We included articles that addressed “social responsibility.” Social responsibility is defined as a sense of duty or obligation, either civic or moral, which is for the “common good.” Although social responsibility tends to be accompanied by a more egoistic, self-focused motivation in that failure to fulfill this responsibility often results in guilt, shame, or general negative affect, there is still an inherent awareness of the benefits to others at large.22
We searched Medline from the beginning of the database through October 2010 for articles regarding parent/guardian decision-making about child immunization. We initially used the Medical Subject Headings terms Immunization OR Immunization Programs OR Vaccines to search for all possible articles referencing childhood immunization. We then searched for articles that combined any of the 3 immunization terms with the following search terms: the Medical Subject Headings terms Altruism OR Motivation OR Intention OR Social Responsibility OR Decision Making, or the key words “decision” OR “refusal” OR “refuse” OR “rationale” OR “compliance” OR “adherence.” An additional search for articles addressing benefit to others with a focus on social obligation was created by combining the following phrases: “moral*” OR “civic*” OR “social*” OR “societ*” with “duty” OR “justif*” OR “responsibilit*” OR “obligation*.” The asterisk represents the truncation or “wildcard” symbol, indicating that all suffix variants were included. These search terms were developed through discussion among the authors, based on search terms in previous studies, and through consultation with an experienced medical librarian.
Two authors (Drs Quadri-Sheriff and Finnell) reviewed titles of all articles returned by the initial search, as well as the bibliographies of all relevant review articles to identify which articles would be read in full. Once included studies were identified, their bibliographies and citation indices were also reviewed to identify additional studies.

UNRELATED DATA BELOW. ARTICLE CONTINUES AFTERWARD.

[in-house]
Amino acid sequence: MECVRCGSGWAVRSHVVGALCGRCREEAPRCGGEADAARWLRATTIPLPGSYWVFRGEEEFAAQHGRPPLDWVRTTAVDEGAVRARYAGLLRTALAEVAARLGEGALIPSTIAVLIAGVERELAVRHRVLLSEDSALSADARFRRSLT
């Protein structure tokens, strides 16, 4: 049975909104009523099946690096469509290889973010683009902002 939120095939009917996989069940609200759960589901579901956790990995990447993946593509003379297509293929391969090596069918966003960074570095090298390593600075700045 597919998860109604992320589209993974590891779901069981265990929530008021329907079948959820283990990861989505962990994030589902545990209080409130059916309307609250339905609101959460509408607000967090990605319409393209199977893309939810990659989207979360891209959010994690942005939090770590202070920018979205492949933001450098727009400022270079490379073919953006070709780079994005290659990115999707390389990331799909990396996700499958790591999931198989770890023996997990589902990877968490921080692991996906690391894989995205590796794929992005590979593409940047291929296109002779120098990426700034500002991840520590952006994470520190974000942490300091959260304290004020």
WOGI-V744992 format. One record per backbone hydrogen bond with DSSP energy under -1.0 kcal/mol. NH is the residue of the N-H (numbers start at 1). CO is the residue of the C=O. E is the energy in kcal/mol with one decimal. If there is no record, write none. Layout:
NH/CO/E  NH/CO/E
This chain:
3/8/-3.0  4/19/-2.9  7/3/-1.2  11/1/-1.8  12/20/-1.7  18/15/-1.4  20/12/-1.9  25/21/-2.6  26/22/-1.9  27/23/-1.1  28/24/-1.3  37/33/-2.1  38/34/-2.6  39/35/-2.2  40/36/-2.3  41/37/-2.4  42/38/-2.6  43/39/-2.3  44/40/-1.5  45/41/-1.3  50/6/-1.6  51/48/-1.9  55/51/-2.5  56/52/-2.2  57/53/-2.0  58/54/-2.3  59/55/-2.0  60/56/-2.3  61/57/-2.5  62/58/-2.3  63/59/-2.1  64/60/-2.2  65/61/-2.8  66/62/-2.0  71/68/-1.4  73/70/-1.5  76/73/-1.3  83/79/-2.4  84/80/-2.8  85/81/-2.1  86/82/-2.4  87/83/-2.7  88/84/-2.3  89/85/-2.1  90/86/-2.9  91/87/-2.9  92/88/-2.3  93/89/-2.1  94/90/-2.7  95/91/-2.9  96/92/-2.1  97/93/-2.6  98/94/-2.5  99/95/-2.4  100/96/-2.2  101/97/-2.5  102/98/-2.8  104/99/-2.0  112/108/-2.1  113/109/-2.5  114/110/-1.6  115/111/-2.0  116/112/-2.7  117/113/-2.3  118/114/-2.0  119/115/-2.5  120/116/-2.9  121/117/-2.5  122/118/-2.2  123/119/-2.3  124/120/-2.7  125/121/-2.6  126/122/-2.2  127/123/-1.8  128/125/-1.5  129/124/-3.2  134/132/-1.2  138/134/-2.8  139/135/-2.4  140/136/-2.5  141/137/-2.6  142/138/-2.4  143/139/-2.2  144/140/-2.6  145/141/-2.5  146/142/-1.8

Inclusion and Exclusion Criteria
Articles were included for analysis if they were original studies, elicited responses from parents or other current child caregivers, and in any way addressed either willingness to immunize children for the benefit of others or a social responsibility to immunize children. Failure to elicit parent/caregiver status explicitly did not constitute grounds for exclusion so long as the study assessed child caregivers’ reasons for immunization or nonimmunization.
Non-English articles were excluded.
Three authors (Drs Quadri-Sheriff, Finnell, and Hendrix) extracted data from articles chosen for full review. Disagreement was resolved through discussion. The studies were organized according to the following study types: qualitative (eg, focus groups, interviews, and an online chat forum) and quantitative (eg, surveys wherein numerical ratings or rankings of important immunization decision factors were elicited). Each article was initially analyzed to determine whether benefit to others was elicited as a rank-ordered reason to immunize one’s child. In addition, the following characteristics were extracted from each study: year of study, sample size, location, study focus (prospective or retrospective or both), caregiver status (eg, mother, father, grandparent, other), demographic composition of respondents (income/education level and race/ethnicity), and types of immunizations addressed (eg, measles/mumps/rubella [MMR], human papillomavirus [HPV], varicella, or multiple types of immunizations).